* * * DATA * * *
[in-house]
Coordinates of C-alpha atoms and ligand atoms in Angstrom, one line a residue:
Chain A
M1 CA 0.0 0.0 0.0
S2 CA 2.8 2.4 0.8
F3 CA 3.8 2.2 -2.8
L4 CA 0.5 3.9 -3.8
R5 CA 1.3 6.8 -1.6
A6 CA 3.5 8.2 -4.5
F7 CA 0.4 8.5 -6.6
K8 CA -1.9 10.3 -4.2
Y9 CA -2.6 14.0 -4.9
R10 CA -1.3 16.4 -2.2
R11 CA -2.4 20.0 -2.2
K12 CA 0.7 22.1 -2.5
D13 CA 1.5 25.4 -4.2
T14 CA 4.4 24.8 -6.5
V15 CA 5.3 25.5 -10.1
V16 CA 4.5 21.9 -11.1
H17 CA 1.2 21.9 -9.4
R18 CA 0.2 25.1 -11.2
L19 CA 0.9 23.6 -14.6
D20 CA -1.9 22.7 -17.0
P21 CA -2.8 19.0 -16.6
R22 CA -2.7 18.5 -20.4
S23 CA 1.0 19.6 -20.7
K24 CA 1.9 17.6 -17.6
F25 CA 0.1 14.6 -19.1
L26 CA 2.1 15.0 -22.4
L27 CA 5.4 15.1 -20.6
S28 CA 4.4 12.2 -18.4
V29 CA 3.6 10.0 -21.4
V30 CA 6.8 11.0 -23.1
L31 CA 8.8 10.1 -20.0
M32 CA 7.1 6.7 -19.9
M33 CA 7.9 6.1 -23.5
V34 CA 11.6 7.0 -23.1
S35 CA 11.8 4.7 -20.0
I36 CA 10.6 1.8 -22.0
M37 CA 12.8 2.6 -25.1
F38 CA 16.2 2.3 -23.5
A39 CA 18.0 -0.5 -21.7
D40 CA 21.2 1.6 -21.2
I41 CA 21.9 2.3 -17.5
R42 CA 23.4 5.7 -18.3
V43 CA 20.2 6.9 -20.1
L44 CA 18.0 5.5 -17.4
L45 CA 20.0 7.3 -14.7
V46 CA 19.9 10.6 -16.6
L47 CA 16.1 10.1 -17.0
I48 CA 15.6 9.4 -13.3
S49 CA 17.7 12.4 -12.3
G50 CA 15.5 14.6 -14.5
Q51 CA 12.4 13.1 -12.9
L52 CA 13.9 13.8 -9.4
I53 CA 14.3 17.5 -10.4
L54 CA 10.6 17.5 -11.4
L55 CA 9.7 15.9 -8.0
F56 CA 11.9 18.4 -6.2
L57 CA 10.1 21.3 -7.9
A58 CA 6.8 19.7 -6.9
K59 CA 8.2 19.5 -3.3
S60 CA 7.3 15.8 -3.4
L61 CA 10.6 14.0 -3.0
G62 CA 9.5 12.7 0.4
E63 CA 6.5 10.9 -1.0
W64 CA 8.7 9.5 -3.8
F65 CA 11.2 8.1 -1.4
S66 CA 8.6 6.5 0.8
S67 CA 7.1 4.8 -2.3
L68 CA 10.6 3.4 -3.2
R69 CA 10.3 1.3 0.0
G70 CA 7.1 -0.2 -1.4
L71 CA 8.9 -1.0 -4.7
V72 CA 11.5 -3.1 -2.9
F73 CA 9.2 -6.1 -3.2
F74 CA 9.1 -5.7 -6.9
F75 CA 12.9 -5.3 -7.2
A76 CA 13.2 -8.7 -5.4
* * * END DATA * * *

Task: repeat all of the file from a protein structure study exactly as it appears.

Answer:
[in-house]
Coordinates of C-alpha atoms and ligand atoms in Angstrom, one line a residue:
Chain A
M1 CA 0.0 0.0 0.0
S2 CA 2.8 2.4 0.8
F3 CA 3.8 2.2 -2.8
L4 CA 0.5 3.9 -3.8
R5 CA 1.3 6.8 -1.6
A6 CA 3.5 8.2 -4.5
F7 CA 0.4 8.5 -6.6
K8 CA -1.9 10.3 -4.2
Y9 CA -2.6 14.0 -4.9
R10 CA -1.3 16.4 -2.2
R11 CA -2.4 20.0 -2.2
K12 CA 0.7 22.1 -2.5
D13 CA 1.5 25.4 -4.2
T14 CA 4.4 24.8 -6.5
V15 CA 5.3 25.5 -10.1
V16 CA 4.5 21.9 -11.1
H17 CA 1.2 21.9 -9.4
R18 CA 0.2 25.1 -11.2
L19 CA 0.9 23.6 -14.6
D20 CA -1.9 22.7 -17.0
P21 CA -2.8 19.0 -16.6
R22 CA -2.7 18.5 -20.4
S23 CA 1.0 19.6 -20.7
K24 CA 1.9 17.6 -17.6
F25 CA 0.1 14.6 -19.1
L26 CA 2.1 15.0 -22.4
L27 CA 5.4 15.1 -20.6
S28 CA 4.4 12.2 -18.4
V29 CA 3.6 10.0 -21.4
V30 CA 6.8 11.0 -23.1
L31 CA 8.8 10.1 -20.0
M32 CA 7.1 6.7 -19.9
M33 CA 7.9 6.1 -23.5
V34 CA 11.6 7.0 -23.1
S35 CA 11.8 4.7 -20.0
I36 CA 10.6 1.8 -22.0
M37 CA 12.8 2.6 -25.1
F38 CA 16.2 2.3 -23.5
A39 CA 18.0 -0.5 -21.7
D40 CA 21.2 1.6 -21.2
I41 CA 21.9 2.3 -17.5
R42 CA 23.4 5.7 -18.3
V43 CA 20.2 6.9 -20.1
L44 CA 18.0 5.5 -17.4
L45 CA 20.0 7.3 -14.7
V46 CA 19.9 10.6 -16.6
L47 CA 16.1 10.1 -17.0
I48 CA 15.6 9.4 -13.3
S49 CA 17.7 12.4 -12.3
G50 CA 15.5 14.6 -14.5
Q51 CA 12.4 13.1 -12.9
L52 CA 13.9 13.8 -9.4
I53 CA 14.3 17.5 -10.4
L54 CA 10.6 17.5 -11.4
L55 CA 9.7 15.9 -8.0
F56 CA 11.9 18.4 -6.2
L57 CA 10.1 21.3 -7.9
A58 CA 6.8 19.7 -6.9
K59 CA 8.2 19.5 -3.3
S60 CA 7.3 15.8 -3.4
L61 CA 10.6 14.0 -3.0
G62 CA 9.5 12.7 0.4
E63 CA 6.5 10.9 -1.0
W64 CA 8.7 9.5 -3.8
F65 CA 11.2 8.1 -1.4
S66 CA 8.6 6.5 0.8
S67 CA 7.1 4.8 -2.3
L68 CA 10.6 3.4 -3.2
R69 CA 10.3 1.3 0.0
G70 CA 7.1 -0.2 -1.4
L71 CA 8.9 -1.0 -4.7
V72 CA 11.5 -3.1 -2.9
F73 CA 9.2 -6.1 -3.2
F74 CA 9.1 -5.7 -6.9
F75 CA 12.9 -5.3 -7.2
A76 CA 13.2 -8.7 -5.4